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Re-Imagining Local Landscapes

Kofi Boone explains how the design of landscapes has the ability to harm, or to heal. He reflects on the environment in which he grew up in Detroit, and shares the work he and his students have done in Ghana.

Published onJan 15, 2022
Re-Imagining Local Landscapes


Well-designed urban landscapes can nurture creativity and well-being and buffer or even help mitigate the negative effects of global change. But often, such landscapes are the exclusive purview of the wealthy. That needn’t be the case. Drawing insights from a recent, visionary paper outlining a history of Black landscape architecture, Kofi Boone considers how we might work as communities to locally create landscapes that are equitable, just and sustaining, even in light of global change. This video features cities/sites including Accra, Ghana (where Boone led a study abroad program), Detroit, Michigan (Kofi’s hometown), and cities in North Carolina.

Kofi Boone is a fellow of the American Society of Landscape Architects (FASLA), a university faculty scholar and a professor in the Department of Landscape Architecture and Environmental Planning at NC State in the College of Design. Boone is a Detroit native and a graduate of the University of Michigan (Bachelor of Science in Natural Resources 1992, Master of Landscape Architecture 1995). His work is in the overlap between landscape architecture and environmental justice with specializations in democratic design, digital media, and interpreting cultural landscapes. Boone’s teaching and professional work have earned awards including student and professional American Society of Landscape Architects awards. He serves on the board of directors of The Corps Network as well as the Landscape Architecture Foundation where he is president-elect. Boone serves on the advisory board of The Black Landscape Architects Network. He has published work broadly in peer-reviewed as well as popular media, including The Conversation, Journal of Landscape and Urban Planning and Landscape Architecture Magazine.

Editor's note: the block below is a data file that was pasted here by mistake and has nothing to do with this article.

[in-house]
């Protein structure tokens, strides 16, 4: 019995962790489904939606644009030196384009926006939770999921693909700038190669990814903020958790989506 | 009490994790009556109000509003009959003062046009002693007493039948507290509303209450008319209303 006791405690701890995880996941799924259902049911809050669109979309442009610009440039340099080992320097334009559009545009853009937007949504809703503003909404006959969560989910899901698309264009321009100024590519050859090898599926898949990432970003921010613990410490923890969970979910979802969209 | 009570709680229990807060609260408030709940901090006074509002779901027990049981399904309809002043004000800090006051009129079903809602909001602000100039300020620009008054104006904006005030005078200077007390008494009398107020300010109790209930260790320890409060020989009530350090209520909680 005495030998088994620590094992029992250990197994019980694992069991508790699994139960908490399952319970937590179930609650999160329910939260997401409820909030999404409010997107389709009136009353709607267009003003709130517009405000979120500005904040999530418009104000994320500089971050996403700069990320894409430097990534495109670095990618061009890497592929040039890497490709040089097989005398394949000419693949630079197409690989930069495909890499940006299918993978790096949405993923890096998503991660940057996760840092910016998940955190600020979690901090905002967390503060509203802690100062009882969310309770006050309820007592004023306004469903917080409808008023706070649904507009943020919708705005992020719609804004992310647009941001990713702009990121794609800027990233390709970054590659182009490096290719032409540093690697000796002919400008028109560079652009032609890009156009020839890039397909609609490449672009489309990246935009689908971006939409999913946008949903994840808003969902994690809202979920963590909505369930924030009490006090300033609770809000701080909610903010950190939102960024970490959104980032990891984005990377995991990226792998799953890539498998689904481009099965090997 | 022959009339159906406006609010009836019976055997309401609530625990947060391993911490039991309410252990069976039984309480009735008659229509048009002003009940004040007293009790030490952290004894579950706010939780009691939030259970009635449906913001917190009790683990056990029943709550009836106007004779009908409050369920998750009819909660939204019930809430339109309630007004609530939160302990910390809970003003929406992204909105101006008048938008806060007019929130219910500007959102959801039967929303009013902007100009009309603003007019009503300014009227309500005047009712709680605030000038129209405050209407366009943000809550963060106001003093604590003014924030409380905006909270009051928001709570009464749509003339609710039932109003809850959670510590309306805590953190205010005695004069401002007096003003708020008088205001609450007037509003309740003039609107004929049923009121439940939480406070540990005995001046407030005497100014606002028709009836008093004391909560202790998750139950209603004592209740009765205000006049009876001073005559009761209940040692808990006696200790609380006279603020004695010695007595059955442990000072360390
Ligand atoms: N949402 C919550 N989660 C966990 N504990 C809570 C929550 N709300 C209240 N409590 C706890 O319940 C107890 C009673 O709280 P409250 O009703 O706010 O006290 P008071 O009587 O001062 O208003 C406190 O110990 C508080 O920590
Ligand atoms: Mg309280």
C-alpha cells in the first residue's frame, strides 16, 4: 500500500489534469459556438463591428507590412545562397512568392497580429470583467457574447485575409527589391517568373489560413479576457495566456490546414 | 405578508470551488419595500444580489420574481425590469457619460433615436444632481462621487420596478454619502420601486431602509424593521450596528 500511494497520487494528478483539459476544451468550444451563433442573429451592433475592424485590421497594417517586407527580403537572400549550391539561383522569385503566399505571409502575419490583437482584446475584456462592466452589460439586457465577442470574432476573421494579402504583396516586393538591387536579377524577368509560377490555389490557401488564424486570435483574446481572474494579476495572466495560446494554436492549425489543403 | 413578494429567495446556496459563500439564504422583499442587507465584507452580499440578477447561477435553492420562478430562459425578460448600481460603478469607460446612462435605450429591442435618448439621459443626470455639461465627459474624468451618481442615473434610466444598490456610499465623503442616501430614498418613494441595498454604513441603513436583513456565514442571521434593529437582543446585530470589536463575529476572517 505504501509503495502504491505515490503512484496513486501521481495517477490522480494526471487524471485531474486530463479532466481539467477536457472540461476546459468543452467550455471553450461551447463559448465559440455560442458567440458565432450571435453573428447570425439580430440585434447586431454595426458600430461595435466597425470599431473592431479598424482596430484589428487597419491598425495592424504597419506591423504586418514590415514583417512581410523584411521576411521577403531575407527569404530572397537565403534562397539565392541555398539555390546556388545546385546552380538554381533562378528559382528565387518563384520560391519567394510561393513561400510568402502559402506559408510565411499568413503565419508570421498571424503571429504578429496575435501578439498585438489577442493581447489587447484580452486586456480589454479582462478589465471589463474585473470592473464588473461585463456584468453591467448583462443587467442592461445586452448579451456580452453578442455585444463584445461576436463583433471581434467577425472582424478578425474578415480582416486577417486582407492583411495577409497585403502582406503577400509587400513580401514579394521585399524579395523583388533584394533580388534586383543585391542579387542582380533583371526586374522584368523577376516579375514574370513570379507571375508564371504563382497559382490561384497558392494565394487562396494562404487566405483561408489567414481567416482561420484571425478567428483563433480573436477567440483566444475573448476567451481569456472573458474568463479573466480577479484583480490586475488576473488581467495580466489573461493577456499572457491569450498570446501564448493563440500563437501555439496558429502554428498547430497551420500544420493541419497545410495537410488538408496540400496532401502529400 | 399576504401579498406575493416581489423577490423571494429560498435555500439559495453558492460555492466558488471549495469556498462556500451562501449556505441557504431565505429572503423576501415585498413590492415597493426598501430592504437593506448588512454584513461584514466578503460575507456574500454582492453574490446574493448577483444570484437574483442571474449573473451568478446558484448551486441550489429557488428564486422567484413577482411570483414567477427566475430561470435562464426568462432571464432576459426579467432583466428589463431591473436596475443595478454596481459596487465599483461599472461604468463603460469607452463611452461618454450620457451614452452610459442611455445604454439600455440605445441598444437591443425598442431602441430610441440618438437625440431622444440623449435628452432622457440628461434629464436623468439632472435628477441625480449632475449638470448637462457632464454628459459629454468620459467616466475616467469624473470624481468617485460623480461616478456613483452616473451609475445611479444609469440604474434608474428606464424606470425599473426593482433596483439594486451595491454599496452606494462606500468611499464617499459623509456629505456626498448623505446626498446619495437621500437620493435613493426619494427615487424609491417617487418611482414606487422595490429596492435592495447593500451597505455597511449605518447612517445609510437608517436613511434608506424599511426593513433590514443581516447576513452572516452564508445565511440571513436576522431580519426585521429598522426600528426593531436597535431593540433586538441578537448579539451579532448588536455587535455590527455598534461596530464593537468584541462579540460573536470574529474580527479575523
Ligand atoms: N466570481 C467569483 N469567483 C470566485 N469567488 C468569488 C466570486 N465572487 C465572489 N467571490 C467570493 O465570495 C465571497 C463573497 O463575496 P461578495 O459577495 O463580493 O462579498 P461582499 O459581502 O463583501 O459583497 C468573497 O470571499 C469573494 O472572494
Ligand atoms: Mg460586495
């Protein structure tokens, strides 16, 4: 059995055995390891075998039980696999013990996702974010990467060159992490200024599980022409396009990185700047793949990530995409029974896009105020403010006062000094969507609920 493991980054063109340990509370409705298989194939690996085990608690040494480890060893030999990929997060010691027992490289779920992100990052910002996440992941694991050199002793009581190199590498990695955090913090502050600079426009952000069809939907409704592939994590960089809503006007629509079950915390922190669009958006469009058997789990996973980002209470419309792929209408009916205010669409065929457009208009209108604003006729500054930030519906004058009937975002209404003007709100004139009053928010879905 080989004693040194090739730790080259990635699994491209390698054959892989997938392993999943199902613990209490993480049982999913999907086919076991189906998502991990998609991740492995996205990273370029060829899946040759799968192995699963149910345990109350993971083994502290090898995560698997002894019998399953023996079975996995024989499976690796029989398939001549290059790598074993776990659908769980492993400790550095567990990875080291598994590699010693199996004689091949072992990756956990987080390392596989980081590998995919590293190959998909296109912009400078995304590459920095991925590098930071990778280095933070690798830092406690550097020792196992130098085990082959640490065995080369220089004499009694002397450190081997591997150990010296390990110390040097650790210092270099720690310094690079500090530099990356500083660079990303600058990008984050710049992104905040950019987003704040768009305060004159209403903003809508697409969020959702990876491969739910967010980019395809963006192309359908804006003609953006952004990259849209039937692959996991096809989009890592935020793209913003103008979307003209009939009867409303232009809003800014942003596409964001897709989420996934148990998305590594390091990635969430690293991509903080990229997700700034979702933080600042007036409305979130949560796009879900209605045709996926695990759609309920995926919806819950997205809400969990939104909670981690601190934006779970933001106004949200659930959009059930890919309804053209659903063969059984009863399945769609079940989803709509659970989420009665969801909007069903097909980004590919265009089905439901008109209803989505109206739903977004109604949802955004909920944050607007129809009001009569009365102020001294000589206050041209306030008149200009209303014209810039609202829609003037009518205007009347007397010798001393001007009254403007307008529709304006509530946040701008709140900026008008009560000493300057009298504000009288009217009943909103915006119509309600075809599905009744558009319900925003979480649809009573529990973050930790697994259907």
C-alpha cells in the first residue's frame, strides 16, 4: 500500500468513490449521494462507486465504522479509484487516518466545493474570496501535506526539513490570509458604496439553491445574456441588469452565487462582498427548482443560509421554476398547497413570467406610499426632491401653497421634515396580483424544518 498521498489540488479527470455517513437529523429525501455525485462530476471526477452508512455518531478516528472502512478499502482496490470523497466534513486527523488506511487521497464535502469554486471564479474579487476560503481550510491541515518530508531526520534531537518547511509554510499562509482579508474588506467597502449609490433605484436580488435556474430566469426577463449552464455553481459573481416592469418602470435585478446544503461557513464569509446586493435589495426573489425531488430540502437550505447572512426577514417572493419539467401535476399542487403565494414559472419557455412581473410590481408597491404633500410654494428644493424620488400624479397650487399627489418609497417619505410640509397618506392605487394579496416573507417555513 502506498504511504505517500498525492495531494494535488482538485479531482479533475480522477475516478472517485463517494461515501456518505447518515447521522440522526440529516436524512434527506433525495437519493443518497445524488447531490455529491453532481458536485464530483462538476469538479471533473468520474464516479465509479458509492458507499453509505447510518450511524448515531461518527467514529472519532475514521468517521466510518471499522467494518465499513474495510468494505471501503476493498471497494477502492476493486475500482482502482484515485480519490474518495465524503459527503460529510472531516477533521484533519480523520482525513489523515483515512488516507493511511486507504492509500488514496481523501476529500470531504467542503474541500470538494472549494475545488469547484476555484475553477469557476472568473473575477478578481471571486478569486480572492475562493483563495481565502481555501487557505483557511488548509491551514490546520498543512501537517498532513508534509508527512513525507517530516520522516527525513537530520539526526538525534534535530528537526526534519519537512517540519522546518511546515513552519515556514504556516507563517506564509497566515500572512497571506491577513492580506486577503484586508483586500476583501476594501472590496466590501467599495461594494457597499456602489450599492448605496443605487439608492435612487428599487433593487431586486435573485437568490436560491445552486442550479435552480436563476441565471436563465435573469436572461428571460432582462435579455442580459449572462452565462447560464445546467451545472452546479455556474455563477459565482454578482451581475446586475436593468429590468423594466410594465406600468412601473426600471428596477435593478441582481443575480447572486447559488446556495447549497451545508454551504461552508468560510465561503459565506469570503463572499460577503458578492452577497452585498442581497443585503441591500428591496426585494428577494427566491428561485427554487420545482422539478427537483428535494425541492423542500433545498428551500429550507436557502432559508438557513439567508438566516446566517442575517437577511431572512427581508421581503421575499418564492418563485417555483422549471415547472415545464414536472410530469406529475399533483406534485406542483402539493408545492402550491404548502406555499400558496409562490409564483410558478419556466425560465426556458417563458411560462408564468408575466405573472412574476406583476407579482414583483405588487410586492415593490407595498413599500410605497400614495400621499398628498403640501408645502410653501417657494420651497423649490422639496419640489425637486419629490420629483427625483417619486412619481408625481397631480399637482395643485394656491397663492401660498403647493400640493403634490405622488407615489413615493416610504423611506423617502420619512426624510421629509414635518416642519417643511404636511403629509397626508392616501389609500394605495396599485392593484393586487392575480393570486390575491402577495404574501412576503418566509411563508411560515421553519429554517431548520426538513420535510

Re-Imagining Local Landscapes (Kofi Boone)

This video was originally produced for an audience of entering first-year and transfer students at NC State University as a part of an interdisciplinary experience. It is available for noncommercial reuse under a Creative Commons Attribution Noncommercial 4.0 License,



  1. To learn about the legacy of harm done to Black communities in the United States due to freeway construction and urban renewal and current work to repair the damage through freeway removal and redevelopment, read the Freeways Without Futures Report

  2. To learn about the integral roles Black people have played in the creation and development of the American landscape read Notes Towards a History of Black Landscape Architecture.

  3. To read about efforts of the 2014 Ghana International Design studio, including student work with the Mmofra Foundation, a Ghanaian non-profit organization focused on educational play spaces in Ghana’s cities read Playtime in Africa: Ghana International Design Studio.

  4.  Learn about The Green New Deal Superstudio, a year-long collective effort between hundreds of teams and thousands of students and practitioners developing project ideas that promote green jobs, environmental justice, and decarbonization, visit their website linked above..

  5. To learn more about landscape architecture, visit The American Society of Landscape Architecture or The Landscape Architecture Foundation websites.

  6. To learn more about the NC State program visit the NC State Department of Landscape Architecture and Environmental Planning website.

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